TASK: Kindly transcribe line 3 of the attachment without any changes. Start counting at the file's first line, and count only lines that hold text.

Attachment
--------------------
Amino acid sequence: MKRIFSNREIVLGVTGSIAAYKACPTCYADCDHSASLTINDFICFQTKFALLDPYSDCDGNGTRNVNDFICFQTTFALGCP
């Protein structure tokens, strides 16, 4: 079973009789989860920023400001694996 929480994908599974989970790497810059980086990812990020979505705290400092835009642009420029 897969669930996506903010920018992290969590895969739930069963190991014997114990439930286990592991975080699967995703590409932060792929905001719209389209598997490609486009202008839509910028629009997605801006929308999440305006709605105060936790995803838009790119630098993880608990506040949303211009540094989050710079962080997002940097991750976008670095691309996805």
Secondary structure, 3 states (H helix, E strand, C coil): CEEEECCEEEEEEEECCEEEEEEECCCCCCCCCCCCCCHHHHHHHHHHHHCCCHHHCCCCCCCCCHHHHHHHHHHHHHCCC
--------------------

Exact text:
Secondary structure, 3 states (H helix, E strand, C coil): CEEEECCEEEEEEEECCEEEEEEECCCCCCCCCCCCCCHHHHHHHHHHHHCCCHHHCCCCCCCCCHHHHHHHHHHHHHCCC